“I Who Have Arrived in Heaven” is an apt title for Yayoi Kusama’s current exhibition at David Zwirner Gallery, consisting of immersive installations and new paintings that span the gallery’s three neighboring locations in New York. The 84 year old artist — whose extensive oeuvre includes paintings, novels, sculptures and multimedia installations with avant-garde underpinnings — created a series of “infinity rooms” that allow viewers to lose themselves in their endless, celestial reflections of pattern and color. Read more after the jump.
Megan Mosholder lights, and ties twine to revive abandoned spaces, while also drawing attention to architectural geometries set within natural landscapes. In Hilton Head Island, SC, Mosholder bound 15,000 feet of nylon cord, hand painted with an electrifying blue glow-in-the-dark paint, to corners of a dilapidated barn. The spaces are sheltered within an interior overhang, while also being exposed to the elements. At night, the unearthly glow of a black light illuminates the dreamlike webs, creating tension between the natural outdoors and the synthetic materials. In Wassaic, NY, Mosholder used pinks, reds, and yellows to illuminate sweeping, vortex-like patterns of twine that appear to support the Luther Barn, a dark structure recently converted into an artist residency after being abandoned due to foreclosure. Read more after the jump.
Eddie Colla recently discovered that a knock-off of his 2009 artwork, Ambition is being sold through the Walmart website without his knowledge or consent — and no less, being labeled as a Banksy. Doing what he does best, Colla is holding them accountable through a new street art piece in San Francisco (not to mention, a lawsuit). Ironically enough, the blatant rip-off came shortly after Colla curated the group show “Made in China,” where he commissioned duplicates of artists’ works to strike up a conversation about originality. Adding another twist, the text of the original piece states: “If you want to achieve greatness, stop asking for permission.” Read more after the jump.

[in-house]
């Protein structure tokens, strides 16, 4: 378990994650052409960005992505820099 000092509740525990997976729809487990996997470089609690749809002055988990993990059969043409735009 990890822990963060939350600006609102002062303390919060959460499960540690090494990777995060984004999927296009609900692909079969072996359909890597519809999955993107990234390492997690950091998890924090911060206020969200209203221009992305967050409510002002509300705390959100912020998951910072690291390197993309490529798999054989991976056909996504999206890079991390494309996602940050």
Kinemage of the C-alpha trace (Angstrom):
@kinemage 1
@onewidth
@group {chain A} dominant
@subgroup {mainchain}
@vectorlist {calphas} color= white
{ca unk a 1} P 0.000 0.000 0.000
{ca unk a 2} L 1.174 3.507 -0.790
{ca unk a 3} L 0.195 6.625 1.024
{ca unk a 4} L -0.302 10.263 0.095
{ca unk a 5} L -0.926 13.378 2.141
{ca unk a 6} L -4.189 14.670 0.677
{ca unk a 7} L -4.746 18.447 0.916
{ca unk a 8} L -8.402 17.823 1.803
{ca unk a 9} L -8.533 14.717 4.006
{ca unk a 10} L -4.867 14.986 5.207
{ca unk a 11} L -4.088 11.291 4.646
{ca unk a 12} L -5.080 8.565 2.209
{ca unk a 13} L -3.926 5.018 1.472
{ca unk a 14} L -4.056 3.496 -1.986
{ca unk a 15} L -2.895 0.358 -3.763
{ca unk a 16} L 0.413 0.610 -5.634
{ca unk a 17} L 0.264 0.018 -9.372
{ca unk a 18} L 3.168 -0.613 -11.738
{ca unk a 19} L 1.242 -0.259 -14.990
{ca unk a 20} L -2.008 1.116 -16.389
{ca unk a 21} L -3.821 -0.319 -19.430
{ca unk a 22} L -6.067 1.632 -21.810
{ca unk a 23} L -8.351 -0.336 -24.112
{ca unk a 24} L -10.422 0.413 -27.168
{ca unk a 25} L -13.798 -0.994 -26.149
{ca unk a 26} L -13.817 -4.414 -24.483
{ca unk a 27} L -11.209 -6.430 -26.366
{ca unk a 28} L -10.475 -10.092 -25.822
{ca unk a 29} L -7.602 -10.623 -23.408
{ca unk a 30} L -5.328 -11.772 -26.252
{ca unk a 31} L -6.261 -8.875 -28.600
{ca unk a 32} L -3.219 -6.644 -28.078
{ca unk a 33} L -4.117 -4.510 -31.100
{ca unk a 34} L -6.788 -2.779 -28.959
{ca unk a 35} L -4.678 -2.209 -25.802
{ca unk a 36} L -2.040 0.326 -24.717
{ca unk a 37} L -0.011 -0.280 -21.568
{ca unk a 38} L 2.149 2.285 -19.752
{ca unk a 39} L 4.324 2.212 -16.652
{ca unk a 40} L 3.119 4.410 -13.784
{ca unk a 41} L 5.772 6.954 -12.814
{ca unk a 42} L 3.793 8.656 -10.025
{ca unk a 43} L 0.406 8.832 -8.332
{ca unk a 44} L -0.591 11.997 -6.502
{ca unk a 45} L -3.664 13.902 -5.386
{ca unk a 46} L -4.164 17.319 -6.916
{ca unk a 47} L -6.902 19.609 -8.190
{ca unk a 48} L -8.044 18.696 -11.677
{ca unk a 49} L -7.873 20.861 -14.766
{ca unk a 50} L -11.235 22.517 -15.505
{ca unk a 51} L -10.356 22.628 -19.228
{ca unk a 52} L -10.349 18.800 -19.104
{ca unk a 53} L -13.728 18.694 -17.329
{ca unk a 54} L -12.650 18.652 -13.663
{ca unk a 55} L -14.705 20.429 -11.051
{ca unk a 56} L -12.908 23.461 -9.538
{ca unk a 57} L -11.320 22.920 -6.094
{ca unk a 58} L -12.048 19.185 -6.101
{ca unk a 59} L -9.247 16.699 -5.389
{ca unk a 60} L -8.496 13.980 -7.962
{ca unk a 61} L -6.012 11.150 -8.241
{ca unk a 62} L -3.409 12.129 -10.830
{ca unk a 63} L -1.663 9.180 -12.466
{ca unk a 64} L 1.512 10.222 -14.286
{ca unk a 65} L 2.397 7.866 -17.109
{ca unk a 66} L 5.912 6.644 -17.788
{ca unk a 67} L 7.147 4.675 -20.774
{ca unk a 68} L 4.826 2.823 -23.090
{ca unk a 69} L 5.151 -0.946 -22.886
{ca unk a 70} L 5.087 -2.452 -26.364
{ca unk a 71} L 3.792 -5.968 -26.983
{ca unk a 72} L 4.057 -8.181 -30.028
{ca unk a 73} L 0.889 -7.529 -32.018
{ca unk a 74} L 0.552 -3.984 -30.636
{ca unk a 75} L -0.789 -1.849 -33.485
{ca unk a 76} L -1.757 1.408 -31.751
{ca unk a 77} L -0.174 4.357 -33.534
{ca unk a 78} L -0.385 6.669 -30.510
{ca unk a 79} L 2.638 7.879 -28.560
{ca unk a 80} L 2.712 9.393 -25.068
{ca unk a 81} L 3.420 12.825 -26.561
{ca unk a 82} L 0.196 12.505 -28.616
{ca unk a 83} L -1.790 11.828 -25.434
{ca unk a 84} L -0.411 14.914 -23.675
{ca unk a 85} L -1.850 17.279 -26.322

Travis Louie’s paintings begin as detailed graphite drawings that, with layers of clear acrylic, evolve into imitations of Victorian-era photographs with surreal subjects. For his current solo show at Merry Karnowsky Gallery in LA, “Strange Discoveries,” Louie was inspired by the once-popular belief that photography was an infallible documentary device. In the Victorian era, early photography was fundamental to capturing new species discovered by explorers of the new world. Louie plays with this notion in his new work, rendering fantastical creatures with a realist precision. Read more after the jump.
In his current solo show at The Outsiders in London, “The Way of All Flesh,” Cyclops captures a prevalent theme that preoccupied Renaissance painters and poets: that beauty, no matter how seductive, is doomed to whither away and die. His baroque portraits depict androgynous protagonists swathed in fabrics, their faces sharply in focus with a photorealist painting style that, at times, unravels into abstraction. Heavily made up, these sullen figures recall not only Catholic ritual but the world of drag and performance art. Cyclops got his start in the London graffiti scene, and while the freeform markings hidden in the hair and halos of the characters allude to his origins, the work in this show demonstrates his versatility. “The Way of All Flesh” is on view through December 24. Take a look at some of the work in the show after the jump.
Back in October, Ron English painted a mural in Rome as part of the street art project M.U.Ro (Museo Urban di Roma). Until now, the mural has been kept under wraps because it will appear in a documentary series, “Street Art,” that airs tomorrow, December 3, at 10 pm on Italy’s Sky Arts channel. English’s new mural strips down his painting style to its essentials. Where in his studio work, he creates copiously-detailed microcosms within each painting, the mural focuses on the Baby Hulk and Mouse Mask Murphy with the other characters muted in the background. Check out some process shots of English completing the mural after the jump.